Across the street, Karen’s mother was drinking herself into a stupor every night. The only thing that kept Karen from a nightly beating was her father. He was a kindly older man who seemed to be from another world. As it turned out, he would soon go to another world. Before summer was ended, Karen’s father died of a heart attack and after that, she fought her battles alone.

Three friends

October 1952

In the old clapboard house where I thought Liz led a perfect life, battles raged. Liz’s father never earned enough money and their house was crumbling. It legally belonged to Liz’s grandmother. Nana was senile, incontinent and mean, but she owned the place. In lucid moments, she always reminded Liz’s dad the family lived there on her sufferance. Where I imagined a life full of peace and goodwill, there was neither.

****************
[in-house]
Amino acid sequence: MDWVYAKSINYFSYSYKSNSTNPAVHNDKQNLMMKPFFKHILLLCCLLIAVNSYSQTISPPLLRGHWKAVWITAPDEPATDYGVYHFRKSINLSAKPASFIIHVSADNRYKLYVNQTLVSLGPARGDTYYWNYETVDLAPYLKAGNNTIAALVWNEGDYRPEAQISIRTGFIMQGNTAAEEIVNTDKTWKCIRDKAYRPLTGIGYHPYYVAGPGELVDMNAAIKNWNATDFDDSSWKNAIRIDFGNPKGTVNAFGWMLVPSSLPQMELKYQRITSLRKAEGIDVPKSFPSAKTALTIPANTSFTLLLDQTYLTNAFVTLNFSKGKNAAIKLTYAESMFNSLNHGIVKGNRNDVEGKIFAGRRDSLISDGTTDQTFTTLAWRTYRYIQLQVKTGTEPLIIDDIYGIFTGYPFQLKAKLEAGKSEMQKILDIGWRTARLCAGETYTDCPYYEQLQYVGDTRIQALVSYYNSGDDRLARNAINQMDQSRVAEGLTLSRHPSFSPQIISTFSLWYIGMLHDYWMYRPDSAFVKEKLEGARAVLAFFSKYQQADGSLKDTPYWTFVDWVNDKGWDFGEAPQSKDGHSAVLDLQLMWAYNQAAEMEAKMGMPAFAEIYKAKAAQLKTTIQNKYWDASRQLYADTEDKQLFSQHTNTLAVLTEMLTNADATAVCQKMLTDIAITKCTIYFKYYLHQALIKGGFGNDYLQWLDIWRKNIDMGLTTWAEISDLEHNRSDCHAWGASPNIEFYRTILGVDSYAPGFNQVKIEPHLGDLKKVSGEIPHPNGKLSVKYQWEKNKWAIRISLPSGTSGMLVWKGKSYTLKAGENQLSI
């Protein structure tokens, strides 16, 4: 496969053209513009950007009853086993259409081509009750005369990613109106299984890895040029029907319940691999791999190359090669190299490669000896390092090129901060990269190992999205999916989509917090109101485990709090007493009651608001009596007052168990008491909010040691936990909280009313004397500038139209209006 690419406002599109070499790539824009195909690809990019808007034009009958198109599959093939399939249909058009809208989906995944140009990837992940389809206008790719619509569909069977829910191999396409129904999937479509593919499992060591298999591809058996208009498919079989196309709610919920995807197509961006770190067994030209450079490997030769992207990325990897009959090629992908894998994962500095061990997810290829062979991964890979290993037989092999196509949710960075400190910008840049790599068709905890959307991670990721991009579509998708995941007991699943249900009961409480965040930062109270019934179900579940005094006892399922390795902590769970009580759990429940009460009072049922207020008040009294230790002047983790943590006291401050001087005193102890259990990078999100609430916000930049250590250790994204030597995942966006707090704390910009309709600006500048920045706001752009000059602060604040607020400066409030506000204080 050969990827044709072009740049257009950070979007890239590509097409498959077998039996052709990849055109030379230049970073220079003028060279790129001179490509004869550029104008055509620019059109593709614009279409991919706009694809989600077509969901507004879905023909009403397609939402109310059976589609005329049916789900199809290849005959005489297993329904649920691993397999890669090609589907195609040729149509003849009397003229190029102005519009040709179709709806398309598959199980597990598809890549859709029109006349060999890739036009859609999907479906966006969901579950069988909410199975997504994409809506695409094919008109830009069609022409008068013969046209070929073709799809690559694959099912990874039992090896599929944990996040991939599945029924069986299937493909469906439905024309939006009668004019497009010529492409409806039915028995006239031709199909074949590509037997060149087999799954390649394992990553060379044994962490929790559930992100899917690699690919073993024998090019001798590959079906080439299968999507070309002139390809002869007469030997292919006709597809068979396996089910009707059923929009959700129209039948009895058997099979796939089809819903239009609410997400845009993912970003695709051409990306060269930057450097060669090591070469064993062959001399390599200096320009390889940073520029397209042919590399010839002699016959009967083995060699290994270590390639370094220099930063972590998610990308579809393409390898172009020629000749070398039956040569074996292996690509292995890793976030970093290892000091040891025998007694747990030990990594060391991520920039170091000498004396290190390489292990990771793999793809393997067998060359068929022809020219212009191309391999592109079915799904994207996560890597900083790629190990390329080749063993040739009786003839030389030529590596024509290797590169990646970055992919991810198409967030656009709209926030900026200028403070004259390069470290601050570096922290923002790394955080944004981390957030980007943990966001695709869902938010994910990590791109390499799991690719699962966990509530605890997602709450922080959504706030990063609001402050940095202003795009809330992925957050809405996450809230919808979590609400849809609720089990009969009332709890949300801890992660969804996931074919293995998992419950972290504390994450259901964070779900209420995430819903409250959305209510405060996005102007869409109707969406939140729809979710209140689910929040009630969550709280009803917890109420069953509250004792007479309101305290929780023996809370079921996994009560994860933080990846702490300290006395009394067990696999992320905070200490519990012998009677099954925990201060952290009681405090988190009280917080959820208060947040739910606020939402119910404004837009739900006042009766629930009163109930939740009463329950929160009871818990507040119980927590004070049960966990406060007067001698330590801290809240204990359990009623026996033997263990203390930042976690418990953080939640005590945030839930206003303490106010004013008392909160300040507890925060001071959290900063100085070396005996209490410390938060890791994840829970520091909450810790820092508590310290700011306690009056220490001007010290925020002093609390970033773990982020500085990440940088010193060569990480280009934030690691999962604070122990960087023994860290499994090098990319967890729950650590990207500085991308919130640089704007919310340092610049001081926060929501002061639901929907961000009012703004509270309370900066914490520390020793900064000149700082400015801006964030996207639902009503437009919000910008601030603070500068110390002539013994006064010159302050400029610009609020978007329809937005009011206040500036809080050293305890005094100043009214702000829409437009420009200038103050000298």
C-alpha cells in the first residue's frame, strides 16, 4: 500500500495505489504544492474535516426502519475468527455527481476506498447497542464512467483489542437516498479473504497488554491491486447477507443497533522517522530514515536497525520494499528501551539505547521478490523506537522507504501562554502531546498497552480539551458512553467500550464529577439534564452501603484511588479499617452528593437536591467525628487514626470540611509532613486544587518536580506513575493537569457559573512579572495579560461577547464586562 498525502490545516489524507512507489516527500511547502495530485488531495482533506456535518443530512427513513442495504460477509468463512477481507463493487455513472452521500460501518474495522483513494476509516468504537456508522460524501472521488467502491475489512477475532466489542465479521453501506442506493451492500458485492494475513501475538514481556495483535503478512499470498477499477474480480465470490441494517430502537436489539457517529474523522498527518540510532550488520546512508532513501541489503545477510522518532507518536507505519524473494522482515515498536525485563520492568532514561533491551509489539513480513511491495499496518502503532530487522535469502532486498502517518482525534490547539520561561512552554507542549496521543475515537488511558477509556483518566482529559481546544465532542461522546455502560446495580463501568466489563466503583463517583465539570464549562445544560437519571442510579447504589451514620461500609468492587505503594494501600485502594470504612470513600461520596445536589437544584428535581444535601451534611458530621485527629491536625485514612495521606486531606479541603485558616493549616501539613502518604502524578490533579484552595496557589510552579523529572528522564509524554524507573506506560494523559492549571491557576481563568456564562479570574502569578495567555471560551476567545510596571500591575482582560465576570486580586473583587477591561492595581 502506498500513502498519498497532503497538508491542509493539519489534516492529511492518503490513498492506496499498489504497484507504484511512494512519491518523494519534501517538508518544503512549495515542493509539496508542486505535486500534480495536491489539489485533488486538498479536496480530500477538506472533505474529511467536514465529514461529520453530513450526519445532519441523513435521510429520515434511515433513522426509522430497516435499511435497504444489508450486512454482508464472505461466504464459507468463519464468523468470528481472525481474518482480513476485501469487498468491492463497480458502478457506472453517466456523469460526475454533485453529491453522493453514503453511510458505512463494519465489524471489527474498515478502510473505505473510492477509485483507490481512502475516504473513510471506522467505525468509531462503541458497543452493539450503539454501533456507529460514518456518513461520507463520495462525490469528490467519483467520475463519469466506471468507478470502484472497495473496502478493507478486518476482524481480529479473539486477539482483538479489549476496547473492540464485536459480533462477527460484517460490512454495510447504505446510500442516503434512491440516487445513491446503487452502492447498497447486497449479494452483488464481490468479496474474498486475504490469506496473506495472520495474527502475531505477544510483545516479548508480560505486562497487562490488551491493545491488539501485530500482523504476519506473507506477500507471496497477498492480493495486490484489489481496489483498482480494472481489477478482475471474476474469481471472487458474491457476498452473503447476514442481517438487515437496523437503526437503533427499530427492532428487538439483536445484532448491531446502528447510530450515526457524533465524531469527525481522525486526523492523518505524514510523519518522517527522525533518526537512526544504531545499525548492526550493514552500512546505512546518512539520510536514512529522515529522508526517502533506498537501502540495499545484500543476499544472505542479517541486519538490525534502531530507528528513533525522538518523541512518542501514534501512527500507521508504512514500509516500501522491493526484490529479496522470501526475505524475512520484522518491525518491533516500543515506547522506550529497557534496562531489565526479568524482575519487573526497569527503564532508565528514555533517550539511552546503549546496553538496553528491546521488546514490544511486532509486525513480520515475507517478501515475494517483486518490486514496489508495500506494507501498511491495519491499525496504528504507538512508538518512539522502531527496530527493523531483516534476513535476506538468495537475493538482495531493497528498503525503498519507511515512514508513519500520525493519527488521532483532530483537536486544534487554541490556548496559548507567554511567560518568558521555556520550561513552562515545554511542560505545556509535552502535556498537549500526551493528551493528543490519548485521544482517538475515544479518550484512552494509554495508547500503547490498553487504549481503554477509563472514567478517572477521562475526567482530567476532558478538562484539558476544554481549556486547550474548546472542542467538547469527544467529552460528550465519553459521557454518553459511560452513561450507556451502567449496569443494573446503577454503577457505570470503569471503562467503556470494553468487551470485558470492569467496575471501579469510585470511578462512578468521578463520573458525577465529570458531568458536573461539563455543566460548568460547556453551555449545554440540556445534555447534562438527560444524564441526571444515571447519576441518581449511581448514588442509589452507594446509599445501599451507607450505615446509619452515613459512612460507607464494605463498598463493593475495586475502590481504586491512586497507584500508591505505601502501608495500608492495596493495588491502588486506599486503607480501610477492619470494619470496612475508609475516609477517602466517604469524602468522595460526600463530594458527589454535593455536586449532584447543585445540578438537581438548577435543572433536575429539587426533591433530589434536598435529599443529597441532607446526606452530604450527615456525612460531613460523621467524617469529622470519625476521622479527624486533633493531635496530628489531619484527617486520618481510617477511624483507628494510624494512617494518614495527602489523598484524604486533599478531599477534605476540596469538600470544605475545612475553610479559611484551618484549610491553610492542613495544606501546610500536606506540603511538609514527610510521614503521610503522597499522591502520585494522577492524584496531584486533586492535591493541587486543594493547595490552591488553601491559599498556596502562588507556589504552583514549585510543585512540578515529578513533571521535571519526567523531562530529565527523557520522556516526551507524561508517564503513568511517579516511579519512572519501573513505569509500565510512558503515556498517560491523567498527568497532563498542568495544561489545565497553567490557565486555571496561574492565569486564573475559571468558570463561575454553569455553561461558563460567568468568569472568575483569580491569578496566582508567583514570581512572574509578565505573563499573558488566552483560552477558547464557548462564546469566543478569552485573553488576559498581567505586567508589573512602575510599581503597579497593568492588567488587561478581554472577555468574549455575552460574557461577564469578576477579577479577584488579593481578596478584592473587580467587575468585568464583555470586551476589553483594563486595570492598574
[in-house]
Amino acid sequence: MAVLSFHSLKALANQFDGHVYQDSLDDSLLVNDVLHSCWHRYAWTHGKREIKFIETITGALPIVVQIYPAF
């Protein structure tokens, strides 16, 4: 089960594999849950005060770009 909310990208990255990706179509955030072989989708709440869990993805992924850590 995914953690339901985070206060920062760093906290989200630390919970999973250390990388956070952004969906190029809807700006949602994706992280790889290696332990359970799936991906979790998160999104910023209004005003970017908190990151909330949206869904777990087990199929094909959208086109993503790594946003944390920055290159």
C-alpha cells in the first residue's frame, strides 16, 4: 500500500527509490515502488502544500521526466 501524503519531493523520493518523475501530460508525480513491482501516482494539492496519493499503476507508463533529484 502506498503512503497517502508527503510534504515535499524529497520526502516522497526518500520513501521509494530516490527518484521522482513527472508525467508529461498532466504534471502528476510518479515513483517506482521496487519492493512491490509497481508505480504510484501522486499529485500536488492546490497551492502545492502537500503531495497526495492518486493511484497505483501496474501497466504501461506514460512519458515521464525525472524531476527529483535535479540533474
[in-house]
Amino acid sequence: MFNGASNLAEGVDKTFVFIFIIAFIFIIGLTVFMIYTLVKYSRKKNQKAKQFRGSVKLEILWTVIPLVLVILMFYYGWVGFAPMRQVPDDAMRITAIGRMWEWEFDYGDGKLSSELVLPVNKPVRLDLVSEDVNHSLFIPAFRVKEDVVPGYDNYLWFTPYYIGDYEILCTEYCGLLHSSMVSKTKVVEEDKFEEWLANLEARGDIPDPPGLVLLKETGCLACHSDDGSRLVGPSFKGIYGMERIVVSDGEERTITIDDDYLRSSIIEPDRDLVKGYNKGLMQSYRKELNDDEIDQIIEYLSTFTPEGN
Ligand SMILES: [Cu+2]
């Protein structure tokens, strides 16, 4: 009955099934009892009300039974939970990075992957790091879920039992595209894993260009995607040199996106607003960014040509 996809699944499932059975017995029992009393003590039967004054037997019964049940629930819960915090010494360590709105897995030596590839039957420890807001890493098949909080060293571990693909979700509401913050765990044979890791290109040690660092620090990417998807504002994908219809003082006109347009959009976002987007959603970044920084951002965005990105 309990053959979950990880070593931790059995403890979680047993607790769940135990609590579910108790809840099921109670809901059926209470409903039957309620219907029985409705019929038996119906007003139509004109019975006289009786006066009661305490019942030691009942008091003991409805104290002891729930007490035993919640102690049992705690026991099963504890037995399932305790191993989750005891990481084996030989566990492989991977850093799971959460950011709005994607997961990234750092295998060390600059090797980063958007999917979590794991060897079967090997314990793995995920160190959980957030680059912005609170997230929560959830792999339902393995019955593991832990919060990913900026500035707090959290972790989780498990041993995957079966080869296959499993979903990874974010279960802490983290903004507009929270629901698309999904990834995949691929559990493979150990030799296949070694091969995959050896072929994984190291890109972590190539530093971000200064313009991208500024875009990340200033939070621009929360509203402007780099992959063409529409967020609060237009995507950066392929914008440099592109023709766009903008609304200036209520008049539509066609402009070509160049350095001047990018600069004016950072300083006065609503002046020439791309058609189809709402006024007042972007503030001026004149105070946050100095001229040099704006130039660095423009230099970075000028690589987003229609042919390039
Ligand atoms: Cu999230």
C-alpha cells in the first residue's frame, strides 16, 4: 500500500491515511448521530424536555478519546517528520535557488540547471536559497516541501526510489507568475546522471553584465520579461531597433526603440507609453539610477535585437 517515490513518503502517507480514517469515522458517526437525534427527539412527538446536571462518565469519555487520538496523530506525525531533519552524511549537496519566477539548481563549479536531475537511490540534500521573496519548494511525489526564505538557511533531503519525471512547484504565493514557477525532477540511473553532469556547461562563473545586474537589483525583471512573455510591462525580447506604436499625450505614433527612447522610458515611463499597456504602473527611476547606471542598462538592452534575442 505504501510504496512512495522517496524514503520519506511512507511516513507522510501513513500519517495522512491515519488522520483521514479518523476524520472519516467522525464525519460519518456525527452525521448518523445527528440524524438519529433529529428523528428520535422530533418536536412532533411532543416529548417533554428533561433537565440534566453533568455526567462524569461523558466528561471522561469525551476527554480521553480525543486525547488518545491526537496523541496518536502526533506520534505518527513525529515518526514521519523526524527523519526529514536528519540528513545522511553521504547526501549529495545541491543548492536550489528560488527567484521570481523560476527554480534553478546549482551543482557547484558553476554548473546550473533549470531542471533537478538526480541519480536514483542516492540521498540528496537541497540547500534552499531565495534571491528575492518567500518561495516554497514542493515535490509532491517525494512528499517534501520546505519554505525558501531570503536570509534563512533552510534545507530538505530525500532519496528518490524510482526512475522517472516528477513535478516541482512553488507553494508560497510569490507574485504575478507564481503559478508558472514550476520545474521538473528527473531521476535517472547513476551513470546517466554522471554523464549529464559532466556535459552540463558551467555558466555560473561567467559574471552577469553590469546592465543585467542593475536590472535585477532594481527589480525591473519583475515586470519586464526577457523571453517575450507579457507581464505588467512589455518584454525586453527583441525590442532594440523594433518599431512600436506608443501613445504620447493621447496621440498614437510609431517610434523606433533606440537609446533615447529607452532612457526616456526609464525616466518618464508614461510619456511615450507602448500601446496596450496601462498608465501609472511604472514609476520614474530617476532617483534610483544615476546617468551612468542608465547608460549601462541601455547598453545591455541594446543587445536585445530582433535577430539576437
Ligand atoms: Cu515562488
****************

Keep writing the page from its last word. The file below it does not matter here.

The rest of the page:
A lovely neighborhood. Fine old homes shaded by tall oaks. Green lawns rolling down to quiet streets where we could play day or night. I’m sure the few travelers who strayed onto our street, envied us.

“How lucky these folks are,” they must have thought, seeing our grand old houses. “These people must be so happy.”

I have a picture in my album. It’s black and white, a bit faded. It shows us sitting in Liz’s back yard. I’m the tiny one in the middle. A little sad. Not quite smiling.

We envied each other, thought each better off than ourselves. It would be long years before we learned each other’s secrets. By then, we’d be adults. Too late to give each other the comfort we’d needed as we grew up. Lonely in our big old houses, all those years ago.

AN EARLY VISIT – Garry Armstrong